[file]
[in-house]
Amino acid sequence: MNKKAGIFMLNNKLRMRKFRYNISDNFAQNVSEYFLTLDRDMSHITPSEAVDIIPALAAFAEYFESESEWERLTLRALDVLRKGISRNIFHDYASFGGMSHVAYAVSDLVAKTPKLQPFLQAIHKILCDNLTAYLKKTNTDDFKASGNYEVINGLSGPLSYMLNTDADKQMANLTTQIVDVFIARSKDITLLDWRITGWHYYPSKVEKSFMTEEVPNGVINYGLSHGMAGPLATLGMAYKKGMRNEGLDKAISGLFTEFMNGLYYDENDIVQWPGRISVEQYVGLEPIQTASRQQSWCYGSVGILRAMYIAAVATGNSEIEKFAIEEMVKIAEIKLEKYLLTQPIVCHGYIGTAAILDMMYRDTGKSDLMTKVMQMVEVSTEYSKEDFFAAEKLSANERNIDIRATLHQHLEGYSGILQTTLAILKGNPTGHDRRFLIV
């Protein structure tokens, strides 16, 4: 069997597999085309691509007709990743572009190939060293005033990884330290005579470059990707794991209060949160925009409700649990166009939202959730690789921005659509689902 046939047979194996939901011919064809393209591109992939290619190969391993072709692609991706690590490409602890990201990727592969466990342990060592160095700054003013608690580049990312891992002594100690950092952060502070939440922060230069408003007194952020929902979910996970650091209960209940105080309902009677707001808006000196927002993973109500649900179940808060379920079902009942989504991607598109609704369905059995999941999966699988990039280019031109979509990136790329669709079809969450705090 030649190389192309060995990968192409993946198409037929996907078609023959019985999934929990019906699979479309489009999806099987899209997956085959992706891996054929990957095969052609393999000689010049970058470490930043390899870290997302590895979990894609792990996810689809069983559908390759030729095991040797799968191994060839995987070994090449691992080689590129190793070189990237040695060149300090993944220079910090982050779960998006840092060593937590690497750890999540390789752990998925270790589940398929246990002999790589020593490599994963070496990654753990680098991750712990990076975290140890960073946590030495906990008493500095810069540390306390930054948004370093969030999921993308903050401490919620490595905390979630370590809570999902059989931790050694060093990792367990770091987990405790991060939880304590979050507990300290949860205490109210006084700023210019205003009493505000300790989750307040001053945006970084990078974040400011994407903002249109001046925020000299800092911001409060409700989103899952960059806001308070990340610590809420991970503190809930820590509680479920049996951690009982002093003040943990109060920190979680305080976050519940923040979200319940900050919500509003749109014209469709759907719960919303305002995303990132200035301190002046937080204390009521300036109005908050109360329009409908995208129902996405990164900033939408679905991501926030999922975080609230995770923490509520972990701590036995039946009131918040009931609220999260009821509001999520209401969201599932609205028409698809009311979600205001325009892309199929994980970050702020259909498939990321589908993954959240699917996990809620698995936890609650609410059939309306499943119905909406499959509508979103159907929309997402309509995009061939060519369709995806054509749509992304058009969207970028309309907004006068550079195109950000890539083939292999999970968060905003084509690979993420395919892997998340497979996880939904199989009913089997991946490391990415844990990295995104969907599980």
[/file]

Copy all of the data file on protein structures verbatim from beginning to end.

[in-house]
Amino acid sequence: MNKKAGIFMLNNKLRMRKFRYNISDNFAQNVSEYFLTLDRDMSHITPSEAVDIIPALAAFAEYFESESEWERLTLRALDVLRKGISRNIFHDYASFGGMSHVAYAVSDLVAKTPKLQPFLQAIHKILCDNLTAYLKKTNTDDFKASGNYEVINGLSGPLSYMLNTDADKQMANLTTQIVDVFIARSKDITLLDWRITGWHYYPSKVEKSFMTEEVPNGVINYGLSHGMAGPLATLGMAYKKGMRNEGLDKAISGLFTEFMNGLYYDENDIVQWPGRISVEQYVGLEPIQTASRQQSWCYGSVGILRAMYIAAVATGNSEIEKFAIEEMVKIAEIKLEKYLLTQPIVCHGYIGTAAILDMMYRDTGKSDLMTKVMQMVEVSTEYSKEDFFAAEKLSANERNIDIRATLHQHLEGYSGILQTTLAILKGNPTGHDRRFLIV
């Protein structure tokens, strides 16, 4: 069997597999085309691509007709990743572009190939060293005033990884330290005579470059990707794991209060949160925009409700649990166009939202959730690789921005659509689902 046939047979194996939901011919064809393209591109992939290619190969391993072709692609991706690590490409602890990201990727592969466990342990060592160095700054003013608690580049990312891992002594100690950092952060502070939440922060230069408003007194952020929902979910996970650091209960209940105080309902009677707001808006000196927002993973109500649900179940808060379920079902009942989504991607598109609704369905059995999941999966699988990039280019031109979509990136790329669709079809969450705090 030649190389192309060995990968192409993946198409037929996907078609023959019985999934929990019906699979479309489009999806099987899209997956085959992706891996054929990957095969052609393999000689010049970058470490930043390899870290997302590895979990894609792990996810689809069983559908390759030729095991040797799968191994060839995987070994090449691992080689590129190793070189990237040695060149300090993944220079910090982050779960998006840092060593937590690497750890999540390789752990998925270790589940398929246990002999790589020593490599994963070496990654753990680098991750712990990076975290140890960073946590030495906990008493500095810069540390306390930054948004370093969030999921993308903050401490919620490595905390979630370590809570999902059989931790050694060093990792367990770091987990405790991060939880304590979050507990300290949860205490109210006084700023210019205003009493505000300790989750307040001053945006970084990078974040400011994407903002249109001046925020000299800092911001409060409700989103899952960059806001308070990340610590809420991970503190809930820590509680479920049996951690009982002093003040943990109060920190979680305080976050519940923040979200319940900050919500509003749109014209469709759907719960919303305002995303990132200035301190002046937080204390009521300036109005908050109360329009409908995208129902996405990164900033939408679905991501926030999922975080609230995770923490509520972990701590036995039946009131918040009931609220999260009821509001999520209401969201599932609205028409698809009311979600205001325009892309199929994980970050702020259909498939990321589908993954959240699917996990809620698995936890609650609410059939309306499943119905909406499959509508979103159907929309997402309509995009061939060519369709995806054509749509992304058009969207970028309309907004006068550079195109950000890539083939292999999970968060905003084509690979993420395919892997998340497979996880939904199989009913089997991946490391990415844990990295995104969907599980």